Helping stations stay in compliance with complex regulatory rules and regulations is one of the NMBA’s top priorities.
Working with our legal counsels, the NMBA has developed resources to help stations navigate through these sometimes confusing waters.
The Federal Communications Commission conducts unscheduled inspections of broadcast facilities, both randomly and when they have a reason to believe a problem exists. Under the Alternative Broadcast Inspection Program (ABIP), the NMBA will dispatch an ABIP inspector to perform a complete FCC-like inspection of your station to ensure that it is in compliance with the Commission rules. Upon compliance, your station can avoid those random FCC inspections for 3 years.
Basically, the program works like this:
- Contact with the NMBA by completing and signing an agreement for an inspection and paying the appropriate fee.
- Upon the execution of the contract, the NMBA will notify the FCC that an inspection is pending. For a period of 150 days from the date of the agreement you will not be subject to a random inspection.
- At a time convenient for both you and the inspector, your station will be inspected following a specific, FCC prepared checklist.
- The inspection will take four to six hours depending on the complexity of your operation - Stand-alone FM, Directional AM or Television Station. Any areas found not in compliance will be brought to your attention at the time of inspection.
- Shortly after the inspection, your will receive a complete and confidential report detailing our findings, including violations and advisories, if any, and the forfeiture amount that may have been levied had it been an FCC inspection.
If your station is in compliance, a Certificate of Compliance will be issued and you will be exempt from random FCC inspections for three years from the date you requested the inspection. Please note, there are certain exceptions such as targeted inspections for safety matters related to towers, inspections responsive to a complaint, and some EEO and Political File matters.
If your station was found not to be in compliance, you will need to make the necessary corrections and provide the inspector with proof of correction and compliance. In some instances, a re-inspection may be required. Once everything is as it should be, you will be issued a certificate of compliance.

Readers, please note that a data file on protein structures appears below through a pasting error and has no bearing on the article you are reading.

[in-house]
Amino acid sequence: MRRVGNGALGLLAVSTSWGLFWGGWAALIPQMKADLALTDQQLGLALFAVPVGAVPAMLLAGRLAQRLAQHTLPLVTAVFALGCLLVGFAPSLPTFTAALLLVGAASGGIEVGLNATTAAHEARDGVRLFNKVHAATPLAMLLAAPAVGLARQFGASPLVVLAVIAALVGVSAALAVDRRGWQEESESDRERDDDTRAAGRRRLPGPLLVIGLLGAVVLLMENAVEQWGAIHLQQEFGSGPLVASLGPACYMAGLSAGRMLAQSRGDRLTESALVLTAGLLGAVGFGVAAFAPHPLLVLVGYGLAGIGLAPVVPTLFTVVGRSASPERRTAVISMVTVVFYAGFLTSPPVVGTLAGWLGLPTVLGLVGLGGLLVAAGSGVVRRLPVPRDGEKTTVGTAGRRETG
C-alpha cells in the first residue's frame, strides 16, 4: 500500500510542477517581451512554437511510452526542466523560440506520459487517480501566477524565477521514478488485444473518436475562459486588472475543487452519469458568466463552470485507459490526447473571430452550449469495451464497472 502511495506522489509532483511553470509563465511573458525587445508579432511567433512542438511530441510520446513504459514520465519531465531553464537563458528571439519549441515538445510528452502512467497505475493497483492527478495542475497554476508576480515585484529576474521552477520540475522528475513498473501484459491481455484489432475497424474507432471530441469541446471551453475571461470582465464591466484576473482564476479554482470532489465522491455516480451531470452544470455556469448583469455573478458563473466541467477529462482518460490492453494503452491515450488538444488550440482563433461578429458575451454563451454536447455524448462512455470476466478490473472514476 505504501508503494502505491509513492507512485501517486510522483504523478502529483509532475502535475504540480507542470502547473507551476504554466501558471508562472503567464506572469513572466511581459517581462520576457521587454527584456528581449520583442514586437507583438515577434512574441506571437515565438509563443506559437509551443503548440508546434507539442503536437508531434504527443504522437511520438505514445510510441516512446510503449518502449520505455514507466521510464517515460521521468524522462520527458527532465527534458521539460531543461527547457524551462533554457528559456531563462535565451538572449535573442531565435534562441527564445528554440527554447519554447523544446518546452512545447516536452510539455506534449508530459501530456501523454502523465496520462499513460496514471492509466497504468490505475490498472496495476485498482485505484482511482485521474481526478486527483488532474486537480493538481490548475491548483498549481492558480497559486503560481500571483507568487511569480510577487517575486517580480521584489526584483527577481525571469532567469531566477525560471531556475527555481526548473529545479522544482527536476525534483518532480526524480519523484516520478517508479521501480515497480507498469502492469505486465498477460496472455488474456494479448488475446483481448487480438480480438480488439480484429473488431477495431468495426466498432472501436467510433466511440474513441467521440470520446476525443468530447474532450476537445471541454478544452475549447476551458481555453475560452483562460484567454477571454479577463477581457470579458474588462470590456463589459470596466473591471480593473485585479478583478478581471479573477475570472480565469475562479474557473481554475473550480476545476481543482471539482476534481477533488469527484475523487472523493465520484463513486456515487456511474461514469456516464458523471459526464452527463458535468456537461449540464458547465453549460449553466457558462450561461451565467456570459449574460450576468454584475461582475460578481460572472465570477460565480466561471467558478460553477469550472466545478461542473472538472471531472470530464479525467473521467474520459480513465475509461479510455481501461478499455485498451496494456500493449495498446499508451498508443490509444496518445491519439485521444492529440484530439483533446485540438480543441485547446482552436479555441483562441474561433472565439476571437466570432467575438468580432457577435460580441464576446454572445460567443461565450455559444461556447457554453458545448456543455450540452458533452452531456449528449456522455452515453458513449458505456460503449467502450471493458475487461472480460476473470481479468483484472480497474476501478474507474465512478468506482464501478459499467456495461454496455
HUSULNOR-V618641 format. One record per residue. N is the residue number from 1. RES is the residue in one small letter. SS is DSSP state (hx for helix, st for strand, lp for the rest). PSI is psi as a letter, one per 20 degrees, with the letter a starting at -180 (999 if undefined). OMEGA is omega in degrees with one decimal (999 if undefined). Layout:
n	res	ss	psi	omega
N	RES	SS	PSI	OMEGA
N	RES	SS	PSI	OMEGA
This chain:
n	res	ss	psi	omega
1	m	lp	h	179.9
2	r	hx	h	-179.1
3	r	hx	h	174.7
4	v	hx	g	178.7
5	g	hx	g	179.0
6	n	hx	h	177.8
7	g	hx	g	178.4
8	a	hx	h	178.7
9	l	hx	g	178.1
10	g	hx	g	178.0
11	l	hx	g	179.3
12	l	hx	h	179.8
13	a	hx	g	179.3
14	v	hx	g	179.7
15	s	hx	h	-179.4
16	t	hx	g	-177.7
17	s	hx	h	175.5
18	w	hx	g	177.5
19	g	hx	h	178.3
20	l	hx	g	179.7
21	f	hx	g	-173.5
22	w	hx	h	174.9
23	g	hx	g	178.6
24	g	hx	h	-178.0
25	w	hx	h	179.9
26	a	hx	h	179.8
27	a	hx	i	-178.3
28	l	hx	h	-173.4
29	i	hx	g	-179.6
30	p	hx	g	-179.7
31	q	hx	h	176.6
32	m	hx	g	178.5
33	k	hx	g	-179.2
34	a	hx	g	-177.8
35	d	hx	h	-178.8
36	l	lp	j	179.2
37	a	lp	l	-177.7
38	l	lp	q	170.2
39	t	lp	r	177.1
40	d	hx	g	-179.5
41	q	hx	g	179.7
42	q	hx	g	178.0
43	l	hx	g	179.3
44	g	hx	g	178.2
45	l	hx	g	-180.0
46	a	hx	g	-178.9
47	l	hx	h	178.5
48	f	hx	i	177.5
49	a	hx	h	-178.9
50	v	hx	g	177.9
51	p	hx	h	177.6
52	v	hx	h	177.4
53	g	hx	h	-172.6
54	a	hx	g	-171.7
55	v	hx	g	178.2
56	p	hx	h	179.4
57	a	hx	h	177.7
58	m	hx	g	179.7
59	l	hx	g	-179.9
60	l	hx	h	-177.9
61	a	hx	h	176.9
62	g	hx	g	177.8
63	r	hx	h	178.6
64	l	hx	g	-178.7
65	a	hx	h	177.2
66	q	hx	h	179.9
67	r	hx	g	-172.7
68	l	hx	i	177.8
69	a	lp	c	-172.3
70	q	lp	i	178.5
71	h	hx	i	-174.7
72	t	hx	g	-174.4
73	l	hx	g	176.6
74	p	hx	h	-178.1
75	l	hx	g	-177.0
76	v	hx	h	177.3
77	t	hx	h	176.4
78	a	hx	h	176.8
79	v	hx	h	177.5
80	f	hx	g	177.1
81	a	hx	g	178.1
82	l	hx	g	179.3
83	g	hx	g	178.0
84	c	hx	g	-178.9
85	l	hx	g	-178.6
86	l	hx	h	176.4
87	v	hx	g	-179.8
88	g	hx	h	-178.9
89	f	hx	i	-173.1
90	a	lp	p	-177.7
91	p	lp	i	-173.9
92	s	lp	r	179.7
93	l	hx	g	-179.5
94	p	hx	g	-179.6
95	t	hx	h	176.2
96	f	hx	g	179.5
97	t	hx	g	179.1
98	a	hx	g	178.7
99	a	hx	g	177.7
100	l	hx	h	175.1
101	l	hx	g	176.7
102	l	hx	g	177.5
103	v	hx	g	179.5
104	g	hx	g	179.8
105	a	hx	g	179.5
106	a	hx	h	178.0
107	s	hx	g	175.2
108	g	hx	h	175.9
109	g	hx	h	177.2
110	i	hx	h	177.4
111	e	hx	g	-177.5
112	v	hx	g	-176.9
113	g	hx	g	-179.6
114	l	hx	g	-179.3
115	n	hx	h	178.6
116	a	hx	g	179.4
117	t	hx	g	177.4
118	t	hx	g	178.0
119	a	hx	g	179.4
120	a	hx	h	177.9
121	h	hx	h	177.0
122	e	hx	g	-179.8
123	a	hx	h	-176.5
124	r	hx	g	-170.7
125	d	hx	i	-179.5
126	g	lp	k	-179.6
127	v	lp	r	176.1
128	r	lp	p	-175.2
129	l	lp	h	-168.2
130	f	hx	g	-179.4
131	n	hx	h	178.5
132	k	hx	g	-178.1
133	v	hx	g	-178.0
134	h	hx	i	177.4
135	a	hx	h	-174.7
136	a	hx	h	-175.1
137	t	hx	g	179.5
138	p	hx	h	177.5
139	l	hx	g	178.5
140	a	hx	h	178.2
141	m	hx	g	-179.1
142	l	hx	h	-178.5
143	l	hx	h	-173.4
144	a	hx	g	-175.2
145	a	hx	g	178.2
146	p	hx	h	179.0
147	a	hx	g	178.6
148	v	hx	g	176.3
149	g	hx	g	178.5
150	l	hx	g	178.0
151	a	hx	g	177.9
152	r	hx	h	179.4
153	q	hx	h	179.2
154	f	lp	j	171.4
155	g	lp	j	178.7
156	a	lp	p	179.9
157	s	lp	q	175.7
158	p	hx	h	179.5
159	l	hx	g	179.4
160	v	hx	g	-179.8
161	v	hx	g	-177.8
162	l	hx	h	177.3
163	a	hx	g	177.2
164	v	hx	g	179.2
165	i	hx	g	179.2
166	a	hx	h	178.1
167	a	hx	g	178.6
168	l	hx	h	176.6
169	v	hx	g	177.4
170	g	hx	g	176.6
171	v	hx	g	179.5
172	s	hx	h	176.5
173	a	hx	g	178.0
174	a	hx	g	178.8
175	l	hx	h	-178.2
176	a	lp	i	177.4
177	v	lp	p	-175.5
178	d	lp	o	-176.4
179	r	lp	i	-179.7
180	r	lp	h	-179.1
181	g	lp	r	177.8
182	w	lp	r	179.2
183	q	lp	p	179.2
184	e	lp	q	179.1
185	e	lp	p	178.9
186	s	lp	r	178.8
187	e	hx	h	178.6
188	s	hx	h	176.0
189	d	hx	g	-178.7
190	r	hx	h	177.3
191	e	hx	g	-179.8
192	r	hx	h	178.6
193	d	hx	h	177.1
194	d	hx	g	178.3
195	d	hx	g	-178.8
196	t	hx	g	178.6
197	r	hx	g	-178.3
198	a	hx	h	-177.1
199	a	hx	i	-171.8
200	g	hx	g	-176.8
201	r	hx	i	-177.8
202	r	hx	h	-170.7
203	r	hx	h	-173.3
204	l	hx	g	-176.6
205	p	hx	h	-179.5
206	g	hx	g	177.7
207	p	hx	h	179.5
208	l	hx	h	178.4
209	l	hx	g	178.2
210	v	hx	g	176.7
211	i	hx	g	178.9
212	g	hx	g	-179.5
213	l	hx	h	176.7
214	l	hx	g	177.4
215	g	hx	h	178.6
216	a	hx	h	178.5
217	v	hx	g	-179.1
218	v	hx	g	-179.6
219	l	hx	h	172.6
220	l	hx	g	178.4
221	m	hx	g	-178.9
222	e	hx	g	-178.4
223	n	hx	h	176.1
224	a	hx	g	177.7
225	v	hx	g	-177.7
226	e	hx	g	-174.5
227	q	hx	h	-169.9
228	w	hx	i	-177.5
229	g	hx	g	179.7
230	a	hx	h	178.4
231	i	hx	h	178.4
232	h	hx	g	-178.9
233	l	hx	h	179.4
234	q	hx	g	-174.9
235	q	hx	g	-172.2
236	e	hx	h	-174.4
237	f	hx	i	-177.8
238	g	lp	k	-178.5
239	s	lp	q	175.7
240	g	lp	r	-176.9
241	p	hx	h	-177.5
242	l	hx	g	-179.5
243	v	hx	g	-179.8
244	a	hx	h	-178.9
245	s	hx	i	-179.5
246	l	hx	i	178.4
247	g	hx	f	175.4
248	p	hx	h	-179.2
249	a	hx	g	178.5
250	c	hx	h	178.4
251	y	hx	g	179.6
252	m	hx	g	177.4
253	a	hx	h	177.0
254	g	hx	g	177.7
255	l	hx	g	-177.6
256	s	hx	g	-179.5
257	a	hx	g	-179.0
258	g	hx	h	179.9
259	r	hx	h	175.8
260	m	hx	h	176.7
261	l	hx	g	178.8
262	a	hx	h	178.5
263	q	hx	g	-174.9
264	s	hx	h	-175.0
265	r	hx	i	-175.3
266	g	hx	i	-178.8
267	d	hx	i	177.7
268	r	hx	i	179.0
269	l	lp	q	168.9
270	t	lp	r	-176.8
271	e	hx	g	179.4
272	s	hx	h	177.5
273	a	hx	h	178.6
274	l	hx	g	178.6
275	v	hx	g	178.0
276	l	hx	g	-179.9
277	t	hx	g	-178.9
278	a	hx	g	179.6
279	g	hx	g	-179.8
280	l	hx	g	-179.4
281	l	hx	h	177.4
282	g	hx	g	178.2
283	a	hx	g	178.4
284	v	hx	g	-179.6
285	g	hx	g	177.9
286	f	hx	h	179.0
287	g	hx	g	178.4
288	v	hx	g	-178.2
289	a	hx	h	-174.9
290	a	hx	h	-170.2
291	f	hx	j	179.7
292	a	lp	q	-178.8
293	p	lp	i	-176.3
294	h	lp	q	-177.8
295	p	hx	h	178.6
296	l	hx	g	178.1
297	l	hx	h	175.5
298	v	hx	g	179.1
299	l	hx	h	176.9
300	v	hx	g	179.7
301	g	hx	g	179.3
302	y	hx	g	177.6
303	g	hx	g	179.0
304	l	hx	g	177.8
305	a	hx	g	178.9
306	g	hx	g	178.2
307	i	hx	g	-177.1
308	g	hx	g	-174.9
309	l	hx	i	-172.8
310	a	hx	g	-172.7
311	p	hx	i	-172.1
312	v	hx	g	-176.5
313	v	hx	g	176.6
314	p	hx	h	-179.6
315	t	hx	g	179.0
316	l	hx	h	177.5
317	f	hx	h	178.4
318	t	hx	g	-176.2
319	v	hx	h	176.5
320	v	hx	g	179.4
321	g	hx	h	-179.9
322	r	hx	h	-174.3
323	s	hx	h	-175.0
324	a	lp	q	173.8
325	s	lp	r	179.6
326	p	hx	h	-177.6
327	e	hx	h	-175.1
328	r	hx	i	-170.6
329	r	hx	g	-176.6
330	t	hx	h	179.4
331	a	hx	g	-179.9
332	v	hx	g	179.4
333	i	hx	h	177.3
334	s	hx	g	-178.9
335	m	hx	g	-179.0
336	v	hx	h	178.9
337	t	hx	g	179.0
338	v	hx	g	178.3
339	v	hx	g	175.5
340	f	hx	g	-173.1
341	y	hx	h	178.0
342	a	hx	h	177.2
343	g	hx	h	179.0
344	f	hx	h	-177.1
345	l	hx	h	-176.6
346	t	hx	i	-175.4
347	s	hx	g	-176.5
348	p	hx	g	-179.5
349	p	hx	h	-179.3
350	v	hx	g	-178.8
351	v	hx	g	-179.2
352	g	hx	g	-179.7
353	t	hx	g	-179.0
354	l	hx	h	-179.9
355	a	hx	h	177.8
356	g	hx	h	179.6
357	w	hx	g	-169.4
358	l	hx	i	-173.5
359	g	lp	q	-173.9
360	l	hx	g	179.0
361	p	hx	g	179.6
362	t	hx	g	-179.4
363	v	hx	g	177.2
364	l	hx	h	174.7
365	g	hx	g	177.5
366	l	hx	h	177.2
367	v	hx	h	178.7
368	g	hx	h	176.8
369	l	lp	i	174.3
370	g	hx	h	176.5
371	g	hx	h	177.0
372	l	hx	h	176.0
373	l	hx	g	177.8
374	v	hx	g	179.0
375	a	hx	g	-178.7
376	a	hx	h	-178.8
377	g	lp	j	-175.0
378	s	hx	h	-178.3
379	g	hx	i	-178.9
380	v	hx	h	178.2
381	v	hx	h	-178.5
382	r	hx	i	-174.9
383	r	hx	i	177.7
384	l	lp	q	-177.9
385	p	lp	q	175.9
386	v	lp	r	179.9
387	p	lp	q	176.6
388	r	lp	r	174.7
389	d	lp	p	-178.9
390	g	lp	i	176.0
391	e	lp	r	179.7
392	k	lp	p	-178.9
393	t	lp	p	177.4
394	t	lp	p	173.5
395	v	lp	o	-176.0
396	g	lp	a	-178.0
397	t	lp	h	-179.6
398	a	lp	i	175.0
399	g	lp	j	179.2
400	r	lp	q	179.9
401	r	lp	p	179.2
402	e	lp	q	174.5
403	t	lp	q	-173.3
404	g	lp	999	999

For more information on the ABIP program, contact the NMBA today!
The Emergency Alert System (EAS) is designed to provide fast and efficient dissemination of important information during times of emergency or crisis. While local EAS messages originate from state authorities such as the Office of the Governor, the Department of Public Safety or Homeland Security, broadcasters across the state are dedicated to getting that information to our communities as quickly and reliably as possible.
Here are some helpful links...
- New Mexico EAS State Plan
Each state has an action plan for the broadcast and cable industry in the use of the Emergency Alert System, both voluntarily and in the event of a national alert from the President of the United States. This EAS plan is an FCC-mandated document.
- Station Monitoring Assignments
Our stations voluntarily monitor the EAS system to bring important news and alerts to their communities.
- EAS Operating Handbook (2017)
- NMDPS Missing Persons Reference Manual
Under NM state law, the NM Department of Public Safety provides for the administration of information regarding missing and endangered individuals. When an alert is necessary, the information is disseminated through the mechanics of the EAS system.
- NASBA's EASAlert.org
The National Alliance of State Broadcasters Associations' website that helps to coordinate all 50 states' engineers and EAS stakeholders to create a seamless system.